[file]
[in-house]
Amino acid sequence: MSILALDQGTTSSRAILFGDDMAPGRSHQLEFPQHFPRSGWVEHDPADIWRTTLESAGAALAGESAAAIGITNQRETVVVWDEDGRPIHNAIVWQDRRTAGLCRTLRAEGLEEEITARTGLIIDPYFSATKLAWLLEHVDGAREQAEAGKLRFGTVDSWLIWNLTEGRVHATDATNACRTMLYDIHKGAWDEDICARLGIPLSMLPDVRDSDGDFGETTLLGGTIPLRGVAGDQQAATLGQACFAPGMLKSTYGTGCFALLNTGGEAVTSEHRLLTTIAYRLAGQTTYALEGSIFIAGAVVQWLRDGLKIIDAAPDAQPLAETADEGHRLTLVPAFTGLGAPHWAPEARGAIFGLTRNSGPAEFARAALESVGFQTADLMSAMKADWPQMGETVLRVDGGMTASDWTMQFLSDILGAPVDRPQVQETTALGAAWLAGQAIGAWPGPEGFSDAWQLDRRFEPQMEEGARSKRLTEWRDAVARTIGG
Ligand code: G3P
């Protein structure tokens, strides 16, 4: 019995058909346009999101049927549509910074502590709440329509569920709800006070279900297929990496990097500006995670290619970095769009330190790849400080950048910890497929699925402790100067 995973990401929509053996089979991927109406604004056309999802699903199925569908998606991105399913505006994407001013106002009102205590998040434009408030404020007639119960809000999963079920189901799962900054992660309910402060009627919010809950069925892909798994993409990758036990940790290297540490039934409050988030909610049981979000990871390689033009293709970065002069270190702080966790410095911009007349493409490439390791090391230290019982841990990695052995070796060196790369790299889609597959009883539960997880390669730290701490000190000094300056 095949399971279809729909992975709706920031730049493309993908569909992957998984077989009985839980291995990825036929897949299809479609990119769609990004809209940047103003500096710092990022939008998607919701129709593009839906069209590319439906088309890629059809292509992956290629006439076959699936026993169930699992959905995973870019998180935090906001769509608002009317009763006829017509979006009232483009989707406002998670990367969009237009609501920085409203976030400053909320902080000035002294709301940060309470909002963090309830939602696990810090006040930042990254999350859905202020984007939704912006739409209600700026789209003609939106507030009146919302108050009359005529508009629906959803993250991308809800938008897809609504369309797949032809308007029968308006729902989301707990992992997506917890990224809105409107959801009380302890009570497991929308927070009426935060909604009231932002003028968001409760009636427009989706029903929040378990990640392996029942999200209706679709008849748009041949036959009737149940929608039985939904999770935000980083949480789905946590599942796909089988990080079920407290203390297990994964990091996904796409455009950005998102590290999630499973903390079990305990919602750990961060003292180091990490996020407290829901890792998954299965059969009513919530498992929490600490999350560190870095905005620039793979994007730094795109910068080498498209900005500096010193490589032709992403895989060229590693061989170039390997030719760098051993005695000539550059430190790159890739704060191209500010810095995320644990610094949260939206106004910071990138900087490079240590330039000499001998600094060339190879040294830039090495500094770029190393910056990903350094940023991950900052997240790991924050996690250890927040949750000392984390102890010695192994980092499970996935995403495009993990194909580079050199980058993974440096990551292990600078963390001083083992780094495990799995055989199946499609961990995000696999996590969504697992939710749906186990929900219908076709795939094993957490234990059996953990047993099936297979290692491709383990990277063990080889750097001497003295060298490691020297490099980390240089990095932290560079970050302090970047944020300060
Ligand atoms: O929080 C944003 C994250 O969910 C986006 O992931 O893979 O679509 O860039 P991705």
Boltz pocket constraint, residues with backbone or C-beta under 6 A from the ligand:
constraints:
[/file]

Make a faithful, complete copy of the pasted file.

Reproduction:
[in-house]
Amino acid sequence: MSILALDQGTTSSRAILFGDDMAPGRSHQLEFPQHFPRSGWVEHDPADIWRTTLESAGAALAGESAAAIGITNQRETVVVWDEDGRPIHNAIVWQDRRTAGLCRTLRAEGLEEEITARTGLIIDPYFSATKLAWLLEHVDGAREQAEAGKLRFGTVDSWLIWNLTEGRVHATDATNACRTMLYDIHKGAWDEDICARLGIPLSMLPDVRDSDGDFGETTLLGGTIPLRGVAGDQQAATLGQACFAPGMLKSTYGTGCFALLNTGGEAVTSEHRLLTTIAYRLAGQTTYALEGSIFIAGAVVQWLRDGLKIIDAAPDAQPLAETADEGHRLTLVPAFTGLGAPHWAPEARGAIFGLTRNSGPAEFARAALESVGFQTADLMSAMKADWPQMGETVLRVDGGMTASDWTMQFLSDILGAPVDRPQVQETTALGAAWLAGQAIGAWPGPEGFSDAWQLDRRFEPQMEEGARSKRLTEWRDAVARTIGG
Ligand code: G3P
């Protein structure tokens, strides 16, 4: 019995058909346009999101049927549509910074502590709440329509569920709800006070279900297929990496990097500006995670290619970095769009330190790849400080950048910890497929699925402790100067 995973990401929509053996089979991927109406604004056309999802699903199925569908998606991105399913505006994407001013106002009102205590998040434009408030404020007639119960809000999963079920189901799962900054992660309910402060009627919010809950069925892909798994993409990758036990940790290297540490039934409050988030909610049981979000990871390689033009293709970065002069270190702080966790410095911009007349493409490439390791090391230290019982841990990695052995070796060196790369790299889609597959009883539960997880390669730290701490000190000094300056 095949399971279809729909992975709706920031730049493309993908569909992957998984077989009985839980291995990825036929897949299809479609990119769609990004809209940047103003500096710092990022939008998607919701129709593009839906069209590319439906088309890629059809292509992956290629006439076959699936026993169930699992959905995973870019998180935090906001769509608002009317009763006829017509979006009232483009989707406002998670990367969009237009609501920085409203976030400053909320902080000035002294709301940060309470909002963090309830939602696990810090006040930042990254999350859905202020984007939704912006739409209600700026789209003609939106507030009146919302108050009359005529508009629906959803993250991308809800938008897809609504369309797949032809308007029968308006729902989301707990992992997506917890990224809105409107959801009380302890009570497991929308927070009426935060909604009231932002003028968001409760009636427009989706029903929040378990990640392996029942999200209706679709008849748009041949036959009737149940929608039985939904999770935000980083949480789905946590599942796909089988990080079920407290203390297990994964990091996904796409455009950005998102590290999630499973903390079990305990919602750990961060003292180091990490996020407290829901890792998954299965059969009513919530498992929490600490999350560190870095905005620039793979994007730094795109910068080498498209900005500096010193490589032709992403895989060229590693061989170039390997030719760098051993005695000539550059430190790159890739704060191209500010810095995320644990610094949260939206106004910071990138900087490079240590330039000499001998600094060339190879040294830039090495500094770029190393910056990903350094940023991950900052997240790991924050996690250890927040949750000392984390102890010695192994980092499970996935995403495009993990194909580079050199980058993974440096990551292990600078963390001083083992780094495990799995055989199946499609961990995000696999996590969504697992939710749906186990929900219908076709795939094993957490234990059996953990047993099936297979290692491709383990990277063990080889750097001497003295060298490691020297490099980390240089990095932290560079970050302090970047944020300060
Ligand atoms: O929080 C944003 C994250 O969910 C986006 O992931 O893979 O679509 O860039 P991705």
Boltz pocket constraint, residues with backbone or C-beta under 6 A from the ligand:
constraints: